Higher Corn Prices Send Fear Into the Feeder Cattle Market
By ShayLe Stewart, DTN/Progressive Farmer
Cow-calf producers are looking at the stark realities of today's feeder cattle market and are caught holding their breath. To no fault of their own, 2020 has been a fickle year to market calves and hitting the market at an advantageous time is tough.
With drought sweeping across the country and corn prices now on the rise, feeders must look long and hard at their break-evens before they can walk confidently into a sale barn and purchase calves. For most spring calving cow-calf producers, this couldn't come at a worse time, as a large portion of producers rely on marketing their calves in October and November.
As we enter the second full week of October, there are more outside factors weighing on the feeder cattle market now than even a month ago. Drought and rising corn prices quickly come to mind and can vastly change the outcome out the market week-over-week. On Aug. 3, corn was at $3.28, and in a matter of two short months corn prices jumped to nearly $4.00 by Oct. 1, then closing at $3.95 on Oct. 9.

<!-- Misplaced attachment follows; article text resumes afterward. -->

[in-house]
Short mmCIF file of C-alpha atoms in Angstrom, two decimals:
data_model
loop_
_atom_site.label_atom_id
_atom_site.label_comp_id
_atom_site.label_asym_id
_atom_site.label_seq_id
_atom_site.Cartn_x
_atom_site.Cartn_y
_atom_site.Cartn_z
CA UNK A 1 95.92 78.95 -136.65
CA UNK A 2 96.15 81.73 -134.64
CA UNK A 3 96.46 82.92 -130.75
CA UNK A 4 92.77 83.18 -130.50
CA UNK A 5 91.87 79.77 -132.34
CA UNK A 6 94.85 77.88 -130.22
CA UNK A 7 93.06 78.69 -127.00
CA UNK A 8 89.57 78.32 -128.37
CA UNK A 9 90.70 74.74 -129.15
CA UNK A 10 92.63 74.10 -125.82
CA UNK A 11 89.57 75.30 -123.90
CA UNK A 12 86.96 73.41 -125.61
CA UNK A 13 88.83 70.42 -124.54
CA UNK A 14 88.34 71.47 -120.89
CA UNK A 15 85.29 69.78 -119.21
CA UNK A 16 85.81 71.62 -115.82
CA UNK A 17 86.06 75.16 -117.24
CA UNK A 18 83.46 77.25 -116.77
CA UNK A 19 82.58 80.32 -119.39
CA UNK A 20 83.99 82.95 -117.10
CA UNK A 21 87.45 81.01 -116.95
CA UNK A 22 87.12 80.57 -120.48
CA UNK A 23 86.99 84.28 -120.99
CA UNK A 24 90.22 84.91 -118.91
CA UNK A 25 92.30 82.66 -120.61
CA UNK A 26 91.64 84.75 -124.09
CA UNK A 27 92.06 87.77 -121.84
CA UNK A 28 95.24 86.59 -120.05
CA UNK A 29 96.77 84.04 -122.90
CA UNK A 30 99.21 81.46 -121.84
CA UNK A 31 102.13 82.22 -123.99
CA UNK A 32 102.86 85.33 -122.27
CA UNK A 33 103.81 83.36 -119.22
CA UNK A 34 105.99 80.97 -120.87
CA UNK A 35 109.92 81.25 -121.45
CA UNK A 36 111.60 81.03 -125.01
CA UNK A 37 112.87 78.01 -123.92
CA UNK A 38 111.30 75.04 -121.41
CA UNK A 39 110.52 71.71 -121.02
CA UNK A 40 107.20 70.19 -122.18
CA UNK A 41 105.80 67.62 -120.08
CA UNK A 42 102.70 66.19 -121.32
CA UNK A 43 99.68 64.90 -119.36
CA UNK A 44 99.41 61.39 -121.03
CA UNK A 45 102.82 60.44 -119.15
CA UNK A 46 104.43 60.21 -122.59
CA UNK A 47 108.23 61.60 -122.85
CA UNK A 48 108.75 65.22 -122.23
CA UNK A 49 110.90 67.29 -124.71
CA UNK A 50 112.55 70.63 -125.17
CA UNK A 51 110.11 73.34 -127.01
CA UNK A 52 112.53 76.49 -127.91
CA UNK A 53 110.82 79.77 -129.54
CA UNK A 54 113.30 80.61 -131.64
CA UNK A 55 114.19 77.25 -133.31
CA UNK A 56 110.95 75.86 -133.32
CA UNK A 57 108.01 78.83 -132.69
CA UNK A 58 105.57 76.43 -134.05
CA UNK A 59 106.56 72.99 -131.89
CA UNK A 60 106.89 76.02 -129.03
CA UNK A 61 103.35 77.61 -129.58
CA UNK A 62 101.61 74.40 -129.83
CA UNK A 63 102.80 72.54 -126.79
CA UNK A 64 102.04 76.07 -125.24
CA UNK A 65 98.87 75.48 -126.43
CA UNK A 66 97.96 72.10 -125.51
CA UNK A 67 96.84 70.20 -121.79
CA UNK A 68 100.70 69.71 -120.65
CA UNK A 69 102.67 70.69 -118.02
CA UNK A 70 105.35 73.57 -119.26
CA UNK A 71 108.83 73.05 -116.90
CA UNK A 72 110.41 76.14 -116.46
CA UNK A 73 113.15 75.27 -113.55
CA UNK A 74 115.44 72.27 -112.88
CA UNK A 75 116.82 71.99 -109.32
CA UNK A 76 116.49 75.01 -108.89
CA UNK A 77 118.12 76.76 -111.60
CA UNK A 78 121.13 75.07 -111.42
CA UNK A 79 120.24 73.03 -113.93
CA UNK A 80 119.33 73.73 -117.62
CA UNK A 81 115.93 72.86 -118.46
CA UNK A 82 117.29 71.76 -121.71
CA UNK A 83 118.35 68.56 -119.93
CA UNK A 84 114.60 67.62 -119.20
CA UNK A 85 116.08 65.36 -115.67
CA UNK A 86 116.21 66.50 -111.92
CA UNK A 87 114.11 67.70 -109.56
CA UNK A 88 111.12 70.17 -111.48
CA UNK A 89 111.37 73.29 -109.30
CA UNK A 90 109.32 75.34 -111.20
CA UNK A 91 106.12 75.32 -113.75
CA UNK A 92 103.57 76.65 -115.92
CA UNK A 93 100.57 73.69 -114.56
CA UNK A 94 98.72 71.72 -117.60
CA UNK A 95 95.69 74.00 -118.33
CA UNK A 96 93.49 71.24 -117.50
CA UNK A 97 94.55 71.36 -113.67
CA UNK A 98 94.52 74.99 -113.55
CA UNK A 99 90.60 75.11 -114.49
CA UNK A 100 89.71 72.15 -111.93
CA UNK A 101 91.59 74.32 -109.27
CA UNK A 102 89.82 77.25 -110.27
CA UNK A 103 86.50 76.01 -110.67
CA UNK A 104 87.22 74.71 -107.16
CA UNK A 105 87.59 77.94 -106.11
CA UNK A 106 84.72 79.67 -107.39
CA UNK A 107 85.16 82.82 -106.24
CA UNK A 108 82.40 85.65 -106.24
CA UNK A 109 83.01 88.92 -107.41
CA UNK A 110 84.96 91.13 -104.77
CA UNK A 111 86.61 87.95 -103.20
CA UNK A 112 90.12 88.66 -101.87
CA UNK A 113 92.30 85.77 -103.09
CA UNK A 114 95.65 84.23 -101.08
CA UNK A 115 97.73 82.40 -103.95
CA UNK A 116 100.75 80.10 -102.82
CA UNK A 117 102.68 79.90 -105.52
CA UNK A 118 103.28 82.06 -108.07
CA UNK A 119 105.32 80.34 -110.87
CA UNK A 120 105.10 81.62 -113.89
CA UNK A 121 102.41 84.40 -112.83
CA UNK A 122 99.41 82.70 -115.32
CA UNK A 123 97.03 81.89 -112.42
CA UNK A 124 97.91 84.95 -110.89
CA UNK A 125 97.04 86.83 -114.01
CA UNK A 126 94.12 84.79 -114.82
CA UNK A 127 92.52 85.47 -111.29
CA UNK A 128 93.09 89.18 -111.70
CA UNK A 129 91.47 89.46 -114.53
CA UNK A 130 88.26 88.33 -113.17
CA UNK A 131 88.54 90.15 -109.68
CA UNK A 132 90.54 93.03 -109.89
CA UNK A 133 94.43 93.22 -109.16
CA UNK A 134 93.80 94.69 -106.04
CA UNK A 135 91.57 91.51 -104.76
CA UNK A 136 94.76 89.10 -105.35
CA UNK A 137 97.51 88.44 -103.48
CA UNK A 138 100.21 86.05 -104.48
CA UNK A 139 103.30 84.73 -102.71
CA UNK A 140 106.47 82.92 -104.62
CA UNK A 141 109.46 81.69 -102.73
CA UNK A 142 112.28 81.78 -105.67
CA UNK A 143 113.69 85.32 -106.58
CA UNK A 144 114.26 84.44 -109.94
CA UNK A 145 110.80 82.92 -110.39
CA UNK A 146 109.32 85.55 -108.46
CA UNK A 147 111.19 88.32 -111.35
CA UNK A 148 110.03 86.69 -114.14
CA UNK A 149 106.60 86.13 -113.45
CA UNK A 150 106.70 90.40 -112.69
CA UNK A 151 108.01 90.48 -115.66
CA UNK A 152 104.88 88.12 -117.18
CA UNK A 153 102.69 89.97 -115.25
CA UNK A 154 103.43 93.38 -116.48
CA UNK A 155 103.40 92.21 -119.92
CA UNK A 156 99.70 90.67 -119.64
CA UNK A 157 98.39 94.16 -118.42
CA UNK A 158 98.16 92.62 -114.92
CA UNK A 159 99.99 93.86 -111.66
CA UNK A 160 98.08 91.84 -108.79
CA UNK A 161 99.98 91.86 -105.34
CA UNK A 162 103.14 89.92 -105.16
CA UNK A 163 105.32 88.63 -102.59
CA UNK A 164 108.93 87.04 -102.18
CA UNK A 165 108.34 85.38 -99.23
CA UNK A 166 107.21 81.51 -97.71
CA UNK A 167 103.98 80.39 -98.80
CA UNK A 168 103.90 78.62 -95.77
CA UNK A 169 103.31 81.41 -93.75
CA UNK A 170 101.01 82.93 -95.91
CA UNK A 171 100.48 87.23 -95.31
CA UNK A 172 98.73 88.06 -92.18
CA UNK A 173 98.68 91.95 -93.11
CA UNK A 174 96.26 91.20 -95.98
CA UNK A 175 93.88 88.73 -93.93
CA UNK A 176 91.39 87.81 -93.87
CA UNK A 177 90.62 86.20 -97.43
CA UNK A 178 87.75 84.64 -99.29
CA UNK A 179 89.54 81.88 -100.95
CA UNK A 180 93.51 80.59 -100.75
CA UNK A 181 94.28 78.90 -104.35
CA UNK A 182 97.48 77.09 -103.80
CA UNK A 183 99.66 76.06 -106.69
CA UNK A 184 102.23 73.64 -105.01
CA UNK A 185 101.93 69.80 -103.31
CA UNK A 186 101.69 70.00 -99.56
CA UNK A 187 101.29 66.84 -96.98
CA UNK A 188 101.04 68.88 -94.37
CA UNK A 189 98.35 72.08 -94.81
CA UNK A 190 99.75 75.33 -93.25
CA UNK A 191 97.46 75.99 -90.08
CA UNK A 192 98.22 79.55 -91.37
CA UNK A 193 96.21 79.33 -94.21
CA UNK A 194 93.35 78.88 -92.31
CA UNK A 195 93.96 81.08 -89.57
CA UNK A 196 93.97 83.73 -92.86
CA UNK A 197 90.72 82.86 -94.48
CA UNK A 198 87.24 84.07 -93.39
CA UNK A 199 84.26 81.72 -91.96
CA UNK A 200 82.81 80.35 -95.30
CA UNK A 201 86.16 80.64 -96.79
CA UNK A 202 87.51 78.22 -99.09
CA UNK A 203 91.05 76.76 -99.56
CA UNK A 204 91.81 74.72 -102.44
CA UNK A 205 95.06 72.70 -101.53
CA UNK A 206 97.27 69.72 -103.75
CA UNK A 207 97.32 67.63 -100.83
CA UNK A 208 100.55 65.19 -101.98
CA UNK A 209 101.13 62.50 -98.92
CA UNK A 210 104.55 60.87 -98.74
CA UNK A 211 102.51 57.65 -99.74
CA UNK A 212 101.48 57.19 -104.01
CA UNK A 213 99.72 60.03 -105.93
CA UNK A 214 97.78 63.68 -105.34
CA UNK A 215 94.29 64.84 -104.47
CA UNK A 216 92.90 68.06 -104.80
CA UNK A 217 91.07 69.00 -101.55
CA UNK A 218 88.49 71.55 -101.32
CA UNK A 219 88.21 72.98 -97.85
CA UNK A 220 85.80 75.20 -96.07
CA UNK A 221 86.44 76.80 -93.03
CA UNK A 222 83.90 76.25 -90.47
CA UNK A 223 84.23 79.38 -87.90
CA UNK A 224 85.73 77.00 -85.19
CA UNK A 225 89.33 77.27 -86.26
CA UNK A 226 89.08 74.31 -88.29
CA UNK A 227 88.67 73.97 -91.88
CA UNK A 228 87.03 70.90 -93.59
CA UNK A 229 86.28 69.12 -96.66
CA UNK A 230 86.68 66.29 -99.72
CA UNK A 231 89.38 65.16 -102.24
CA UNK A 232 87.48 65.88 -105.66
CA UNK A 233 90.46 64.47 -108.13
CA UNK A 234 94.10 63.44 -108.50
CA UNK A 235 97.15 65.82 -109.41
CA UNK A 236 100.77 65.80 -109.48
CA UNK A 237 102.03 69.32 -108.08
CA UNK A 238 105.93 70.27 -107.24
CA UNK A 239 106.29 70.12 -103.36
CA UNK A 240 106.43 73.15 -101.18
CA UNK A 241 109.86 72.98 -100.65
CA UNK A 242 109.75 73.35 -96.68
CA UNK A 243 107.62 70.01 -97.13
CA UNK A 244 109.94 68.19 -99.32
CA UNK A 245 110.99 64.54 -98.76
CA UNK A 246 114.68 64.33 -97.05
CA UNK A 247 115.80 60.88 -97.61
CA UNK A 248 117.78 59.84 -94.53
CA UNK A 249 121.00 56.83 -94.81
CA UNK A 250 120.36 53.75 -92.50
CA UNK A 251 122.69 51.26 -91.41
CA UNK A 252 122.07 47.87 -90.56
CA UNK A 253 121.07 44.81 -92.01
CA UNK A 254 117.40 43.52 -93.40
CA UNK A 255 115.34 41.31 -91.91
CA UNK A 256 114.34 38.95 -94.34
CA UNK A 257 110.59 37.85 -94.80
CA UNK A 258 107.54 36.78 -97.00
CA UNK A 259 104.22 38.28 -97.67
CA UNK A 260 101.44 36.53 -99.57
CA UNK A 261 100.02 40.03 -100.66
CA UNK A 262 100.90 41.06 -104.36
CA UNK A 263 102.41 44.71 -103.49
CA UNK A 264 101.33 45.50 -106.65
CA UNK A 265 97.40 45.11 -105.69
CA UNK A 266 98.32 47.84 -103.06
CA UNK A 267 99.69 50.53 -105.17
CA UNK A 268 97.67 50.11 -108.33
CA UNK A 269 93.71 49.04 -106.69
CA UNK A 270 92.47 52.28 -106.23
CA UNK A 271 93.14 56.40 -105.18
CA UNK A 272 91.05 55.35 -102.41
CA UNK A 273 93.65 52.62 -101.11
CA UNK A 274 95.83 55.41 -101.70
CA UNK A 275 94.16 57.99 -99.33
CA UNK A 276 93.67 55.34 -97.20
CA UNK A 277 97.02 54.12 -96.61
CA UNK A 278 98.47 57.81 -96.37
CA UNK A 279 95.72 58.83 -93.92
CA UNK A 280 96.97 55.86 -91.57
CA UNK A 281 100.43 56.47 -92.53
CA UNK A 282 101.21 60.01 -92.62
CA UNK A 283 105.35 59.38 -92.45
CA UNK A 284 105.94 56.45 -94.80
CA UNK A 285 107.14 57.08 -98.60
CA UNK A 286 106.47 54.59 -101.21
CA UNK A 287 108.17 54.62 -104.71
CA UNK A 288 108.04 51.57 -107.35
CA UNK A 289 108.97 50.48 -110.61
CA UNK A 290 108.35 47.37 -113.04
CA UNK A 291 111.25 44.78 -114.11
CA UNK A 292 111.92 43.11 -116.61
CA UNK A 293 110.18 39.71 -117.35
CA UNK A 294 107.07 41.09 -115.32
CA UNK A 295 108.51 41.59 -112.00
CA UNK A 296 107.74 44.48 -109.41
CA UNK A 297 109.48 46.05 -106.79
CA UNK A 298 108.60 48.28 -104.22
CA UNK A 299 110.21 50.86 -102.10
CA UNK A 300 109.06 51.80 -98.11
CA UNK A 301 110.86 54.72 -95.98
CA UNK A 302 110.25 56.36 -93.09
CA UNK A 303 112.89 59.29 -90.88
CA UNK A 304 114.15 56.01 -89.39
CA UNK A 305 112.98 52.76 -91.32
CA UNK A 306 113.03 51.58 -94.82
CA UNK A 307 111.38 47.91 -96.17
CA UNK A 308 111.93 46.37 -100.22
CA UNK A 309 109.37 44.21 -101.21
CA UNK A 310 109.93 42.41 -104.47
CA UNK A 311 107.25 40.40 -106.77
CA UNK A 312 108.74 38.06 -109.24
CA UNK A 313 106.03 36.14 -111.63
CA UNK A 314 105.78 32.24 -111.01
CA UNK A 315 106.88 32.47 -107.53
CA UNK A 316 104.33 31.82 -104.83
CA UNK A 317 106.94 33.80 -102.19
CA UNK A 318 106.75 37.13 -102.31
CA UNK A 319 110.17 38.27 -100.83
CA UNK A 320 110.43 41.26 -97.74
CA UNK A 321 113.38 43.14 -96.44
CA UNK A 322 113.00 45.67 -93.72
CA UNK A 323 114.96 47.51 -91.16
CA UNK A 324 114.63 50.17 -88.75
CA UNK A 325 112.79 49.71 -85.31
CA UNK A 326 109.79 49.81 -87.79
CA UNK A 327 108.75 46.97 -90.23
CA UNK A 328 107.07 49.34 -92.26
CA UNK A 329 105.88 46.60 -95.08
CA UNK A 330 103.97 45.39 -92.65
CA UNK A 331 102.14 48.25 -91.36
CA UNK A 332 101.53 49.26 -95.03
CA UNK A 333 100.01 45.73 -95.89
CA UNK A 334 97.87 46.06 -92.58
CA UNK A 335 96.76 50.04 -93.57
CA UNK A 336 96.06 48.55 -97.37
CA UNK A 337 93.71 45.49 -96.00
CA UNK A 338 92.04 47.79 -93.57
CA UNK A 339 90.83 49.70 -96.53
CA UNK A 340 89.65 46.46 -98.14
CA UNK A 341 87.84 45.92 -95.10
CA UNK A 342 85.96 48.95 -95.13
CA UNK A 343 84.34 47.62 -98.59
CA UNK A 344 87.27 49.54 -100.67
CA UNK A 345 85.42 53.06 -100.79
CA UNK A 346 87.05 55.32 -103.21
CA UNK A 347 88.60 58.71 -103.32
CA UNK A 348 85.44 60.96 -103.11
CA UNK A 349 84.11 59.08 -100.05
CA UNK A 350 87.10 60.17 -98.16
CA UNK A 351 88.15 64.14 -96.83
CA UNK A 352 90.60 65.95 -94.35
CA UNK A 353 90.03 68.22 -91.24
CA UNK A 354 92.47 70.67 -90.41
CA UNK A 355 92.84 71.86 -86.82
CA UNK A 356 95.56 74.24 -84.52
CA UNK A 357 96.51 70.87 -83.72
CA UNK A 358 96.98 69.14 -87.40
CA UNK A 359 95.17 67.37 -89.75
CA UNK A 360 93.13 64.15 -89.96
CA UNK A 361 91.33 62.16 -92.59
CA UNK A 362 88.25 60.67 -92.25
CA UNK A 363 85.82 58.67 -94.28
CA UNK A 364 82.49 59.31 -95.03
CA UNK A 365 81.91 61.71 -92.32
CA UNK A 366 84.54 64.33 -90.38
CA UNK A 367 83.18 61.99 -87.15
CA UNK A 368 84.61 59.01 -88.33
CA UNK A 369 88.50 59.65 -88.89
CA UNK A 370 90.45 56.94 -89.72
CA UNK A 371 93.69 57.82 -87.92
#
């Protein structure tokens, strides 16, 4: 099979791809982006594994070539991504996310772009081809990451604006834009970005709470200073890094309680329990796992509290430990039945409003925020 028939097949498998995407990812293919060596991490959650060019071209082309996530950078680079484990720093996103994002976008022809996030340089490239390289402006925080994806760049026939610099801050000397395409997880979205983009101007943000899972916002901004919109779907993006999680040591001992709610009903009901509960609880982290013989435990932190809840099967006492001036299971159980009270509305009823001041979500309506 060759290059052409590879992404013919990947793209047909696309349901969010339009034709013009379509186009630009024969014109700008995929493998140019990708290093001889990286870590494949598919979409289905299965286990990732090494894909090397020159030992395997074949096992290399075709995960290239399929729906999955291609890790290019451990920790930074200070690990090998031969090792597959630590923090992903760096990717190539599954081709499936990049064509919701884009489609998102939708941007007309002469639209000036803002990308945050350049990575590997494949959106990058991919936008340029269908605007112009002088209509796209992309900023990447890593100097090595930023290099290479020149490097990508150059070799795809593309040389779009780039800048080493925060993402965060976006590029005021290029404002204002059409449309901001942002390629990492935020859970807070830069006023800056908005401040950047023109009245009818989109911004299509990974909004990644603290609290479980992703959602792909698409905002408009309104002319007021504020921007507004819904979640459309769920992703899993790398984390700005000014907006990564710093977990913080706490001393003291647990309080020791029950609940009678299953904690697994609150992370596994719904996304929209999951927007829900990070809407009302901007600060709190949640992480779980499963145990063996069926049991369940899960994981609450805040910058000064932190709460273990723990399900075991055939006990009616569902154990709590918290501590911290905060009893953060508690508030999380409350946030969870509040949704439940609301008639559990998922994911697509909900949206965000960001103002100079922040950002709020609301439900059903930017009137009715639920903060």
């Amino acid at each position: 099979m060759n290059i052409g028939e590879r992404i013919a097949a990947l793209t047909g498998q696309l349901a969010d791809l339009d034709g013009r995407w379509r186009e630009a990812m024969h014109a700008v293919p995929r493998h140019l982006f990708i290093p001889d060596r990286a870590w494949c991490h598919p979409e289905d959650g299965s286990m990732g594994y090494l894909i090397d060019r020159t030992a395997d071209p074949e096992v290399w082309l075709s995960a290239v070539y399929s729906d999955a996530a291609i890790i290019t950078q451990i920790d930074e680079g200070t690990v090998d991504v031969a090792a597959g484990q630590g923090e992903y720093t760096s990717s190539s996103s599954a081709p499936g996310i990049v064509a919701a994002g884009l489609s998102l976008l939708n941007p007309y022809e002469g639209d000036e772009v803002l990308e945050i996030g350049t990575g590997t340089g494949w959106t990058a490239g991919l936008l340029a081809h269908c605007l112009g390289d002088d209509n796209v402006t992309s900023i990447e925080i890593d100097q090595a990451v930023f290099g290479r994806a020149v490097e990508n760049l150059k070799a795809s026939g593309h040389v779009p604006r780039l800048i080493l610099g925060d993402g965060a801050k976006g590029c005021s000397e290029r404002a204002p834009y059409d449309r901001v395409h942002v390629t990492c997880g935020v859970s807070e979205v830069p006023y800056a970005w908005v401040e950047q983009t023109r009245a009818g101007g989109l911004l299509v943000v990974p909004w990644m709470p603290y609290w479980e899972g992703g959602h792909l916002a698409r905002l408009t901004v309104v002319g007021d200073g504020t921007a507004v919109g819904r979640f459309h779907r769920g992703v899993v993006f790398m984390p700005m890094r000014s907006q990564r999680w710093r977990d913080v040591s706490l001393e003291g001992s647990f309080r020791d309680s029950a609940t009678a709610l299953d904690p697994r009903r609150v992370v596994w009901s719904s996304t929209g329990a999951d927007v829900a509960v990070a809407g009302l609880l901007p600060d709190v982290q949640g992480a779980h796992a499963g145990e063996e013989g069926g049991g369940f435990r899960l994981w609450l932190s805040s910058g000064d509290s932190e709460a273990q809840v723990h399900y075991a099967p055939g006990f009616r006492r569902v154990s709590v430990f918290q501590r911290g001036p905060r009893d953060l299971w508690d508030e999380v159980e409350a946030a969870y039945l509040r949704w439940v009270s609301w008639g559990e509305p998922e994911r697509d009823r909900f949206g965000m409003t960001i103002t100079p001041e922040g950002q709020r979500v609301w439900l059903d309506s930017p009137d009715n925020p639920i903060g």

Dealing with drought conditions and the cost of carrying calves over into a different market can be so burdensome that producers are left with no other choice but to send their calves to town and let the market be what it is. But adversely, rising corn prices put the skids on buyers as input costs must be cautiously monitored.
Watching how this week's feeder cattle market plays out is going to be tenacious...
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